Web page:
I believe in diverse teams and I thoroughly enjoy living and working in diverse environments. The benefits of living in a diverse society, however, can only be reached if we listen intently to one another and turn off the filters of distrust.

What happened at Camp David was a miracle that produced incredible benefits to the Middle East and the world, ending wars and establishing peace. As leaders, we must help the world embrace diversity and candor to create more of these miracles that produce diverse and inclusive societies.

KEY TAKEAWAY: Diverse groups of people living and working together can produce tremendous benefits. Leaders should embrace diversity, while creating an environment where people from diverse backgrounds can explore their differences, while embracing similarities to create thriving organizations.

Amplify strengths through systematic habits

One of my favorite things about visiting presidential libraries is the fun little nuggets of history that teach profound lessons about leadership and the habits of leaders.

In 2016, I visited the Ronald Reagan Presidential Library in Simi Valley, California. I was excited to be there. It was the first presidential library I had visited since going to the John F. Kennedy Library in Boston several years beforehand.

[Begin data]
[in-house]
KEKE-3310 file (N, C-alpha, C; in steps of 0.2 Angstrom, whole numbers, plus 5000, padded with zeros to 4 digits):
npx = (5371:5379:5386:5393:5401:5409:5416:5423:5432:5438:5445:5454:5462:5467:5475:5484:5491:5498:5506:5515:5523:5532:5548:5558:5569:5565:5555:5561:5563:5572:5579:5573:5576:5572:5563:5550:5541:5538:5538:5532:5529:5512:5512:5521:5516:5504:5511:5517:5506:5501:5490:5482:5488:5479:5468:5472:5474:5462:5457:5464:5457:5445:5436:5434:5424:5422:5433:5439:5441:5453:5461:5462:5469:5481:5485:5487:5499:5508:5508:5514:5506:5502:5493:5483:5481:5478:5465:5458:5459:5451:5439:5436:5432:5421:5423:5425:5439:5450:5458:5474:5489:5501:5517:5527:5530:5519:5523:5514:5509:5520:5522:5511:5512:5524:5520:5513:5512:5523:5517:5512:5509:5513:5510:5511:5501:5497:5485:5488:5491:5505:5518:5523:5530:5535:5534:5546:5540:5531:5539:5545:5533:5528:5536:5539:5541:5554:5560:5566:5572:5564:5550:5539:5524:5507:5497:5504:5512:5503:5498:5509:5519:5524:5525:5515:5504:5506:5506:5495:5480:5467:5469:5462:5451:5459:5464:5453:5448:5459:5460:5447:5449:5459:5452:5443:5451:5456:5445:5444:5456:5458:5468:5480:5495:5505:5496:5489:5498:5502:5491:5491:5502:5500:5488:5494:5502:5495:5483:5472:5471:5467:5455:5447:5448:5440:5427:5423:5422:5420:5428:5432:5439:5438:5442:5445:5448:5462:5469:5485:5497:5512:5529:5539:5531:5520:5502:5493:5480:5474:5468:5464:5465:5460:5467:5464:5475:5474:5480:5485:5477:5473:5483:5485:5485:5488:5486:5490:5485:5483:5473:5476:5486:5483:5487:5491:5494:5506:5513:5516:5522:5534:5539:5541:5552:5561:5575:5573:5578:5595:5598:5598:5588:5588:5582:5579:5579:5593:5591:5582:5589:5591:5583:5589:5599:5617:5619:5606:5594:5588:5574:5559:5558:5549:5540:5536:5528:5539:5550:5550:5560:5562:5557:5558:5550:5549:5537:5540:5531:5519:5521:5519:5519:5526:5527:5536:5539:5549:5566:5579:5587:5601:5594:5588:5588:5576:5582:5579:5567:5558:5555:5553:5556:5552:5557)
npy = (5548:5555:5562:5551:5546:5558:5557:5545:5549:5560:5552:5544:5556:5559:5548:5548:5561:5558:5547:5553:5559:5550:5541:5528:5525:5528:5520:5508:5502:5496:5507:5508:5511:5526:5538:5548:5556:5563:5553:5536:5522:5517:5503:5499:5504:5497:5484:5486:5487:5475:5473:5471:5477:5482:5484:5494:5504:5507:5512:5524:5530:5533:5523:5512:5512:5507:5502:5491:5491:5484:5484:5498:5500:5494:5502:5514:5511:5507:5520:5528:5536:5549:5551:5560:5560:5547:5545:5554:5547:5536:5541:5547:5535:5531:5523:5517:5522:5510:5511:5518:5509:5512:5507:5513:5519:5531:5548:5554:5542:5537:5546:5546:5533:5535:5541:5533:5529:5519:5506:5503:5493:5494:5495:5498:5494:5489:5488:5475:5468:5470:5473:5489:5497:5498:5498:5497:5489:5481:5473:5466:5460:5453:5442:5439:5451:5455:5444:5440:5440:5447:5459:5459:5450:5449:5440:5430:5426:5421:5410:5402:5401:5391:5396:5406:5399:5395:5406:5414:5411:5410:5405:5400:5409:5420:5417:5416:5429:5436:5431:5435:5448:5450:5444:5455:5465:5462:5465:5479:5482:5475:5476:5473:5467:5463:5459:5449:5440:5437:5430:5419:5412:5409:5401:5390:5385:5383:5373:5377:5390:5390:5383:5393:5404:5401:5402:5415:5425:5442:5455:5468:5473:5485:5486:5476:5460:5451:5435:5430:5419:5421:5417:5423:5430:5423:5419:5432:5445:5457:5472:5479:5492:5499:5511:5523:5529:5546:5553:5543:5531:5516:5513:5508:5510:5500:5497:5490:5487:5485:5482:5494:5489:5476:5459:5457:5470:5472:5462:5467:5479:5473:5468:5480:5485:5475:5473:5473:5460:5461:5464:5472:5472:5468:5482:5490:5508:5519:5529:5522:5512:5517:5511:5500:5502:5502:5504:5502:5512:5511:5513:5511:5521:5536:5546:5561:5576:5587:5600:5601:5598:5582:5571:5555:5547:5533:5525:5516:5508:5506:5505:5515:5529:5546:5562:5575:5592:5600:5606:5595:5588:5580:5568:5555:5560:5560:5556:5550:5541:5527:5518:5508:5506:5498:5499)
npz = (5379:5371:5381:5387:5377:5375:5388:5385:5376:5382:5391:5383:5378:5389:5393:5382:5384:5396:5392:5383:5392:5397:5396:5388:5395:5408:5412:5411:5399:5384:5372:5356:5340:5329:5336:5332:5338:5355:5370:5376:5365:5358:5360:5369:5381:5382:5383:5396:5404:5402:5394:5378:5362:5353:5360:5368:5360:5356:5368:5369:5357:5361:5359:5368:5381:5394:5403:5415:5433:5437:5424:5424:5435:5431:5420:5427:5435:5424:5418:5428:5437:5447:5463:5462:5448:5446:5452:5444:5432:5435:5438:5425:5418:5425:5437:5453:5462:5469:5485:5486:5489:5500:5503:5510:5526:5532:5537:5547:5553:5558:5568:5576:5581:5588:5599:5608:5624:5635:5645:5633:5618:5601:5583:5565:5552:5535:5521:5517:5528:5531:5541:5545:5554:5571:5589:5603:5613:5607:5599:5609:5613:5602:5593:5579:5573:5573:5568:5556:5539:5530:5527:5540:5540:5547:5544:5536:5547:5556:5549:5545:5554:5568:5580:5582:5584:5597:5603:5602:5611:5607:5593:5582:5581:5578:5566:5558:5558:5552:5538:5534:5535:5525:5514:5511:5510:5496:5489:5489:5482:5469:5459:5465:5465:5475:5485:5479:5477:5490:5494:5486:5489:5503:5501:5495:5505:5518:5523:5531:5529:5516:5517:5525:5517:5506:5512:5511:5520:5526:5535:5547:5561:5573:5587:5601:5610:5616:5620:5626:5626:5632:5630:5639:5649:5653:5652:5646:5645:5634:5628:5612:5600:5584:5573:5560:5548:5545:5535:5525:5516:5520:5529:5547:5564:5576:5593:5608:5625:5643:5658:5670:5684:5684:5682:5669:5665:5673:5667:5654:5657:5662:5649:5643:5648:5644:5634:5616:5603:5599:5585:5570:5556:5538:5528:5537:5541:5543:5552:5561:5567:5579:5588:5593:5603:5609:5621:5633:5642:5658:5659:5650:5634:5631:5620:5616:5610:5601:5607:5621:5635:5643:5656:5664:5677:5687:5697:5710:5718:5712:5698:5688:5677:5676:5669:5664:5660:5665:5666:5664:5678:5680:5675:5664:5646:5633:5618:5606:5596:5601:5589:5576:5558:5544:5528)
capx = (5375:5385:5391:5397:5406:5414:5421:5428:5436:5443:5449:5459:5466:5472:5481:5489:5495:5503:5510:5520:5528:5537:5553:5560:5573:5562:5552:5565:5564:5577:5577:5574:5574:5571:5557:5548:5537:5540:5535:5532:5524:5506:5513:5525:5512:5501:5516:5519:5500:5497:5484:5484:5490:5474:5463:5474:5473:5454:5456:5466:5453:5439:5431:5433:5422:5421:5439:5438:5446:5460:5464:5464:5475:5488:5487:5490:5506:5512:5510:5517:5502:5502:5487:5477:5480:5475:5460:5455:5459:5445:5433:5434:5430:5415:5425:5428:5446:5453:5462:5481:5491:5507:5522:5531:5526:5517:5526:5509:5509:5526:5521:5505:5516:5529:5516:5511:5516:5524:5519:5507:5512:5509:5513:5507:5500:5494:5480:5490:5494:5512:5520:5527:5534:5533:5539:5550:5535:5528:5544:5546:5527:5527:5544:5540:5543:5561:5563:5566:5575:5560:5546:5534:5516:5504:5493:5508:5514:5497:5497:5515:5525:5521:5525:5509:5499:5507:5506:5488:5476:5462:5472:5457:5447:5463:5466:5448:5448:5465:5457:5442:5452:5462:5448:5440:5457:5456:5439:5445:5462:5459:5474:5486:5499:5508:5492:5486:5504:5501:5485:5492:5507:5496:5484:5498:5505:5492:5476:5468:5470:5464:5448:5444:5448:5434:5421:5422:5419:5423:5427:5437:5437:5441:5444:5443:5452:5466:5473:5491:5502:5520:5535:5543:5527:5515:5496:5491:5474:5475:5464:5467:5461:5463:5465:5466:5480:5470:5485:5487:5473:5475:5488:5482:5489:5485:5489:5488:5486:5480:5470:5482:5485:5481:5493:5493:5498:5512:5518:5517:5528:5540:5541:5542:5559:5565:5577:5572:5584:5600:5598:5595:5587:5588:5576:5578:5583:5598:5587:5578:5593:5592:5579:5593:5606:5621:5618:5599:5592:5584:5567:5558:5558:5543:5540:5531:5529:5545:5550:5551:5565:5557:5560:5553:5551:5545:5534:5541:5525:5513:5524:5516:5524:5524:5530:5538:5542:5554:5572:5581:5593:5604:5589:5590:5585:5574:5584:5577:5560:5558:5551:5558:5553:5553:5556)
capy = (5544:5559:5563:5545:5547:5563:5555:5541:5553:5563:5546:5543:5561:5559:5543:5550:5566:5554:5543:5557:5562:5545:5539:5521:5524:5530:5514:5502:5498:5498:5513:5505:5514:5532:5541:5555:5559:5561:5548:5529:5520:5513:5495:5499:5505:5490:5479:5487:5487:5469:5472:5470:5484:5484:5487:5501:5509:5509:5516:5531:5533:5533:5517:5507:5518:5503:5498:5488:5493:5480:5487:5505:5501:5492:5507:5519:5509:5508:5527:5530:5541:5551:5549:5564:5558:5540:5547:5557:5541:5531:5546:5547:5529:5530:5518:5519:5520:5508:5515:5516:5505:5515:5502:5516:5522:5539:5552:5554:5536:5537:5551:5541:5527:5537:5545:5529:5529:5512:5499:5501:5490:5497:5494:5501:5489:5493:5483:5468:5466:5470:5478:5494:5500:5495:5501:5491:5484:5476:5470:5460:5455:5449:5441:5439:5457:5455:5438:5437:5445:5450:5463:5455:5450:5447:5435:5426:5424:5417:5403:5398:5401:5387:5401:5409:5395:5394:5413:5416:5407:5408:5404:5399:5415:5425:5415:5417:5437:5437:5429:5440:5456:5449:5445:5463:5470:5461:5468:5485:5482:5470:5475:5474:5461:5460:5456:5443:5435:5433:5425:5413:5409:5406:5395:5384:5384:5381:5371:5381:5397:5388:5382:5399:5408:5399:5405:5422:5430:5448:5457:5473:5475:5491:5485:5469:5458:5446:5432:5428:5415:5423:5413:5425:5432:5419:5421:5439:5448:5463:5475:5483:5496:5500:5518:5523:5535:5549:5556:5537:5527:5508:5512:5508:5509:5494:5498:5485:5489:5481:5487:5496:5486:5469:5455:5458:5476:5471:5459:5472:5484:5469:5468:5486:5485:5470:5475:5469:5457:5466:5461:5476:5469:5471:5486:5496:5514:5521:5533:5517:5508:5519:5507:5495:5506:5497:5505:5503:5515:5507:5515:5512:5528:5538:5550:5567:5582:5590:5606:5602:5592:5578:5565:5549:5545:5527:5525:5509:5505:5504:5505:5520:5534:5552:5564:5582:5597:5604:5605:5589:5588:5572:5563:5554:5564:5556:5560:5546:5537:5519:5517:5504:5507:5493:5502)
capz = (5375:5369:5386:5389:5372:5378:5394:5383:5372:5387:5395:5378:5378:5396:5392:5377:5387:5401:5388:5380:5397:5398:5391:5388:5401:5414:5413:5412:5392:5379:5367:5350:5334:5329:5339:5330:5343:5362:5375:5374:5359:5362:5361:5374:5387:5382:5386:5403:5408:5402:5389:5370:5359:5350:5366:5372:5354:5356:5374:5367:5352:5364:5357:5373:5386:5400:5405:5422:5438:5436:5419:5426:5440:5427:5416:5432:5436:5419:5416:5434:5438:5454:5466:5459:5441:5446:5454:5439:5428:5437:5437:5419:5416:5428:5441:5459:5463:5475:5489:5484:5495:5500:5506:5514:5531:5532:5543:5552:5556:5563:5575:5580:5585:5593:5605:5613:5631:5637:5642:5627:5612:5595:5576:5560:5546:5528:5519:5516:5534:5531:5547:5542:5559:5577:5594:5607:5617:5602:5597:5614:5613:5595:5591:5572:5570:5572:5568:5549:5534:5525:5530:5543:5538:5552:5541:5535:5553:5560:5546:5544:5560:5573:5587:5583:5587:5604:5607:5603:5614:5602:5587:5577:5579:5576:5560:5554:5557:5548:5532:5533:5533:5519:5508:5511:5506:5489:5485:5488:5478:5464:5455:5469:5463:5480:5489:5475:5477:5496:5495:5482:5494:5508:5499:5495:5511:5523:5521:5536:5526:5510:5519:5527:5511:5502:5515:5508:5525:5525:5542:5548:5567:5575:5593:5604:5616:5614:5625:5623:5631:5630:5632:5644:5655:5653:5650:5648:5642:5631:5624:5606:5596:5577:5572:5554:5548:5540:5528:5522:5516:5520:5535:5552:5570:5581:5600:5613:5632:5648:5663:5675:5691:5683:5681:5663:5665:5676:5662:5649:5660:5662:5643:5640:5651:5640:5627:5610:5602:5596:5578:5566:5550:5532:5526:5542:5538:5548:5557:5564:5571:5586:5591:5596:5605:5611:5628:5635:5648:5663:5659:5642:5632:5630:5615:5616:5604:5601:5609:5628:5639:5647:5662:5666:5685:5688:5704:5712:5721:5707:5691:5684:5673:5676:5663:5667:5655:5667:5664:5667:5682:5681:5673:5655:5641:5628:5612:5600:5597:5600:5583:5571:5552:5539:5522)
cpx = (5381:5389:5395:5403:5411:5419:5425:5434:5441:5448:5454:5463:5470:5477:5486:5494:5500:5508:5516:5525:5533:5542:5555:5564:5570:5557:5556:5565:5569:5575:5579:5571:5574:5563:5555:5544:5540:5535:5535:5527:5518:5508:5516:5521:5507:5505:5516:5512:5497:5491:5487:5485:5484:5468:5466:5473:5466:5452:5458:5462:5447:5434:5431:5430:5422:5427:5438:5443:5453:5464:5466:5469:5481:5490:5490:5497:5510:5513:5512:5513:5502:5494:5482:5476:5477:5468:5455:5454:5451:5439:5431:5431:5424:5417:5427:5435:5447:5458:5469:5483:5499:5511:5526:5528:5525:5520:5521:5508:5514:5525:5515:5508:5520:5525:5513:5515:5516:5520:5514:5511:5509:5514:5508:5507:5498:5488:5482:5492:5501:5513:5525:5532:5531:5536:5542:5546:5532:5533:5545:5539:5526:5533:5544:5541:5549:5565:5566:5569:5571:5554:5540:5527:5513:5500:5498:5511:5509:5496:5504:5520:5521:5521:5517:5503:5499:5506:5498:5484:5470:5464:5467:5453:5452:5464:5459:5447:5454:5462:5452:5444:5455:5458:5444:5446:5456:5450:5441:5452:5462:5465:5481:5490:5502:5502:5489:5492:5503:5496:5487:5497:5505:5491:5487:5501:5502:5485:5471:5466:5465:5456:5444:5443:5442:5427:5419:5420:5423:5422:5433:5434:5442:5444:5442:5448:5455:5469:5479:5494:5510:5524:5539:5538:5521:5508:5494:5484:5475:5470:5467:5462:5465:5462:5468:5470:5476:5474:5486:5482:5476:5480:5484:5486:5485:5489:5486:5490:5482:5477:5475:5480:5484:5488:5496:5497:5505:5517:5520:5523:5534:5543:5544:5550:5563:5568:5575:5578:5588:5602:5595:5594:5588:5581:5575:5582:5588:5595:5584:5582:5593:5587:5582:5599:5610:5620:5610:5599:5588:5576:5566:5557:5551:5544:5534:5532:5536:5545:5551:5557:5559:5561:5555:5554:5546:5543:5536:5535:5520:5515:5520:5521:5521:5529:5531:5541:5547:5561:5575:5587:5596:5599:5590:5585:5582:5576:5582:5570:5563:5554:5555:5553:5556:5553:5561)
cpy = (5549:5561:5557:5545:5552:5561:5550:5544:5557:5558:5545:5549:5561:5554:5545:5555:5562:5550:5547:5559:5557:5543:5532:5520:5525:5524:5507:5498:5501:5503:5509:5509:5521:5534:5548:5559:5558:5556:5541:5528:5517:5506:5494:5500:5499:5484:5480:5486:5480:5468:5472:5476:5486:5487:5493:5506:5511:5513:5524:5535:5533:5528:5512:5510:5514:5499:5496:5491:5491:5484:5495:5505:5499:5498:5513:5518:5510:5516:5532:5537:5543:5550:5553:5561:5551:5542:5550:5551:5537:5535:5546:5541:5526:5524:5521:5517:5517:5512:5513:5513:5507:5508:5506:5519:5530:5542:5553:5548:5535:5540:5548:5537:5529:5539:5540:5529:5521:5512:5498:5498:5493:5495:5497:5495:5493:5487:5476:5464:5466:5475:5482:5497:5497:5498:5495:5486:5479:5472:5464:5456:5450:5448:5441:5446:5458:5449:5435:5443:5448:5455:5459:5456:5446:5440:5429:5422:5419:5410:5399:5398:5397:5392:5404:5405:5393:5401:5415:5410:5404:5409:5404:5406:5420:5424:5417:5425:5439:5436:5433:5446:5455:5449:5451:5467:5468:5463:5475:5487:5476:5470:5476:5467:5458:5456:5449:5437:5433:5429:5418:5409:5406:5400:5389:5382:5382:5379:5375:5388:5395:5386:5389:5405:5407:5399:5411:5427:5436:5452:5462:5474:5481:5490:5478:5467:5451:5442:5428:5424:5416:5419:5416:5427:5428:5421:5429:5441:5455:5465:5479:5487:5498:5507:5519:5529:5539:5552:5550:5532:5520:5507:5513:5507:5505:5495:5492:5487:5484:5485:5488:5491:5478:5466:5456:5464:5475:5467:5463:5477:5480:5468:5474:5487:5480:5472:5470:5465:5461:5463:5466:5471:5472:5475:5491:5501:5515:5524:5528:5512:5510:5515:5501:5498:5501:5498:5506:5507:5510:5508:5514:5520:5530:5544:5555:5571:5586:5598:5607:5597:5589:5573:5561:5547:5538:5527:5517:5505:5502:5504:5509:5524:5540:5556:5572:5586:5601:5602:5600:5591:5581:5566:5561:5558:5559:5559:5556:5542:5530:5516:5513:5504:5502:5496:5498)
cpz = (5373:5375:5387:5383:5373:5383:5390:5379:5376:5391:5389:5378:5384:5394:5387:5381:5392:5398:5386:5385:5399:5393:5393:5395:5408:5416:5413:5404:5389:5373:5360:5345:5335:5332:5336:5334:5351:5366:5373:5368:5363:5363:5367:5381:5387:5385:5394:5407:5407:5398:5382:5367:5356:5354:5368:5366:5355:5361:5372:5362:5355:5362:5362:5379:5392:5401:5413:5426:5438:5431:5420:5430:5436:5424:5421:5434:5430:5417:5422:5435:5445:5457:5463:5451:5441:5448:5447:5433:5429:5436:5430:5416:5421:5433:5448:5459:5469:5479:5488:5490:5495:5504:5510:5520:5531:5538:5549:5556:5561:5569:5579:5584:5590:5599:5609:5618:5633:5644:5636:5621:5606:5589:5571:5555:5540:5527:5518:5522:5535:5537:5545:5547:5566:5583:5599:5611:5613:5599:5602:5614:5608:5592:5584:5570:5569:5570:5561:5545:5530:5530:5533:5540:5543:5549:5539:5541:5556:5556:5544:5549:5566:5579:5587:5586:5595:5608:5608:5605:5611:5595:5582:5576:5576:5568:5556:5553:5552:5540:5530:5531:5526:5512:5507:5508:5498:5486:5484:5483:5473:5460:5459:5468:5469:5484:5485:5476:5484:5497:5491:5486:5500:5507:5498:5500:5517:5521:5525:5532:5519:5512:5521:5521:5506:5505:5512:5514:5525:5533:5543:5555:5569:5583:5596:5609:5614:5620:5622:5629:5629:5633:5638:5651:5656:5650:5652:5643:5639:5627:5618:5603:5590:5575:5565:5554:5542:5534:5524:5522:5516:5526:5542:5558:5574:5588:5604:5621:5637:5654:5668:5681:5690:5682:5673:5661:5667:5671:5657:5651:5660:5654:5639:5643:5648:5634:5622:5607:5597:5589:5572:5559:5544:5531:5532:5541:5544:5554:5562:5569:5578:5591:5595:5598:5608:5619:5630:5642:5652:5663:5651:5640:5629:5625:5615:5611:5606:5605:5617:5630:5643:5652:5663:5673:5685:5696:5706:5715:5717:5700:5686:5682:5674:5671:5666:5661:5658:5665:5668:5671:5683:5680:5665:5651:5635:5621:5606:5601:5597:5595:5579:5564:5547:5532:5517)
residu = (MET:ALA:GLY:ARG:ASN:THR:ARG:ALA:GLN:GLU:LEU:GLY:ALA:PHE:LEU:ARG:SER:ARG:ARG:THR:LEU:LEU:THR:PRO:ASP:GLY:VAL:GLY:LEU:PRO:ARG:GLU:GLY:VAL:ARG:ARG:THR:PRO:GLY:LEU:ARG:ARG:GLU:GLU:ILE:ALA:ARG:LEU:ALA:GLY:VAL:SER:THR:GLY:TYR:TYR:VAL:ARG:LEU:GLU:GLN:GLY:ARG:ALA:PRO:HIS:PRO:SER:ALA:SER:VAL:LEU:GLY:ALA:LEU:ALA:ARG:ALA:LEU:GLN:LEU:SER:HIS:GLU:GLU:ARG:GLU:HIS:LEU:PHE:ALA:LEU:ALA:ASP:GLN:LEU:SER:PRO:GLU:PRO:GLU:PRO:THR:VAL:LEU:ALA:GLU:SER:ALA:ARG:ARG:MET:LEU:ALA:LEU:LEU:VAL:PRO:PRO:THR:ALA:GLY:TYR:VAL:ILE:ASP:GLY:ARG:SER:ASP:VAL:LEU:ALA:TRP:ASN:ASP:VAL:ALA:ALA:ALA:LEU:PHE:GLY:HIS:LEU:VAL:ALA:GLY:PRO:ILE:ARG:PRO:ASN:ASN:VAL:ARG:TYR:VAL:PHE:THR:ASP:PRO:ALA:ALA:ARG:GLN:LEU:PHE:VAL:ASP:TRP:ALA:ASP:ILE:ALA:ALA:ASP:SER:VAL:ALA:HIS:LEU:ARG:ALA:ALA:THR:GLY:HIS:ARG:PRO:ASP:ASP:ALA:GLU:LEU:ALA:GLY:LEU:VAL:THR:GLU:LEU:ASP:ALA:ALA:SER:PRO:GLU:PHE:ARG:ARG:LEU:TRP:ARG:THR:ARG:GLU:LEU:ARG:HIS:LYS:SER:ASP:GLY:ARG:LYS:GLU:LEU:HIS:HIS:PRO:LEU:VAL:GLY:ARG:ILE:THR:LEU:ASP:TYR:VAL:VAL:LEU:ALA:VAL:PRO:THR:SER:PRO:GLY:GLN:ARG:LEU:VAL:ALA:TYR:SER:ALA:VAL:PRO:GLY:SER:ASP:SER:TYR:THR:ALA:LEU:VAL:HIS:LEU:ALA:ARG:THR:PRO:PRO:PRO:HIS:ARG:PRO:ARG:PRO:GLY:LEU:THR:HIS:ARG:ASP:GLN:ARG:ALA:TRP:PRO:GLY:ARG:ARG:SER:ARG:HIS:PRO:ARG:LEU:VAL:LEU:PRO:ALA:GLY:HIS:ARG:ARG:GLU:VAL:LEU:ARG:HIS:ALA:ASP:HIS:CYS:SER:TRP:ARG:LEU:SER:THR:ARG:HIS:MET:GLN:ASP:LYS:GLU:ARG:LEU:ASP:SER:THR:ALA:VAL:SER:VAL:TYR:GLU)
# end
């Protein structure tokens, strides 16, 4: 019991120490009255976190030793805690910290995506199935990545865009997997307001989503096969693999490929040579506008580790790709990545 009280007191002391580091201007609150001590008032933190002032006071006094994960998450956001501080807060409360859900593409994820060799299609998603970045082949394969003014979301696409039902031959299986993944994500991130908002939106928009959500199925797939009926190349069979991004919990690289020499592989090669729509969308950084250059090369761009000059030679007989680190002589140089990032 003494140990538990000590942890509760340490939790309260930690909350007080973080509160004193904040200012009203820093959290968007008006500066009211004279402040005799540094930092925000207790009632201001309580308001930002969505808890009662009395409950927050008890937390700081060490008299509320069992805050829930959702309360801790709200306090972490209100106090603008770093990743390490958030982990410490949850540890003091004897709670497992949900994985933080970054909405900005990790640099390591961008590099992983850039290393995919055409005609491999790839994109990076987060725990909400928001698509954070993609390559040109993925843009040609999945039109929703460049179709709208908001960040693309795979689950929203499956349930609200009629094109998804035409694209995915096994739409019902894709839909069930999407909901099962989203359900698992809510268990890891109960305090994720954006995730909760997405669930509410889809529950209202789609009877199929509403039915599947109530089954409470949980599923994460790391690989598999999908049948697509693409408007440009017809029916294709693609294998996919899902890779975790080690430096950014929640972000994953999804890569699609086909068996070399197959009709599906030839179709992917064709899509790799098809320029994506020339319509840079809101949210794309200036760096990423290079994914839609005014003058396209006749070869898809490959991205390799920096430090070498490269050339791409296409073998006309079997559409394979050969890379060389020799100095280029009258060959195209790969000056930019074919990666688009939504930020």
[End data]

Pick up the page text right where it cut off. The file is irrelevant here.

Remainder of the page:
My wife and I were dating at the time and we made a several-hour long visit to the library, soaking up the history of the Reagan presidency, the 1980s in the United States, and of course touring Reagan’s Air Force One airplane and Marine One helicopter, which live on permanent exhibit in an all glass hanger in the museum.

While walking through his Air Force One and Marine One were an experience, one exhibit in particular caught my eye. Here is my picture of it:

2016-08-12 10.29.16

The librarians at the Reagan library call this album of index cards the Reagan, “Rosetta Stone”. Although President Reagan was known as, “The Great Communicator,” it turns out that this was not an entirely natural gift. President Reagan’s jobs after acting and before politics required him to make public speeches often. He wrote copious notes about which jokes, anecdotes, and quotes best made his points to an audience. Each note was carefully inscribed on notecard, categorized, and then filed to be pulled at exactly the appropriate time.

Reagan’s speechwriters were often dumbfounded when President Reagan himself would substitute one of their drafted stories in a prepared speech for the perfect anecdote, rehearsed and revised over years of public speaking. This album was so important to President Reagan that the librarians did not find it until 2010, 6 years after his death in a box labeled “RR’s Desk.” The Reagan Library published these notes, with an interesting forward explaining the document, as a book called The Notes. 

For leaders, communication is an imperative. Explaining the mission, vision, and values of an organization, embedding its strategy, and influencing are all rooted in person-to-person communication. President Reagan seemed to have a deep understanding of this and honed this vital skill over many years.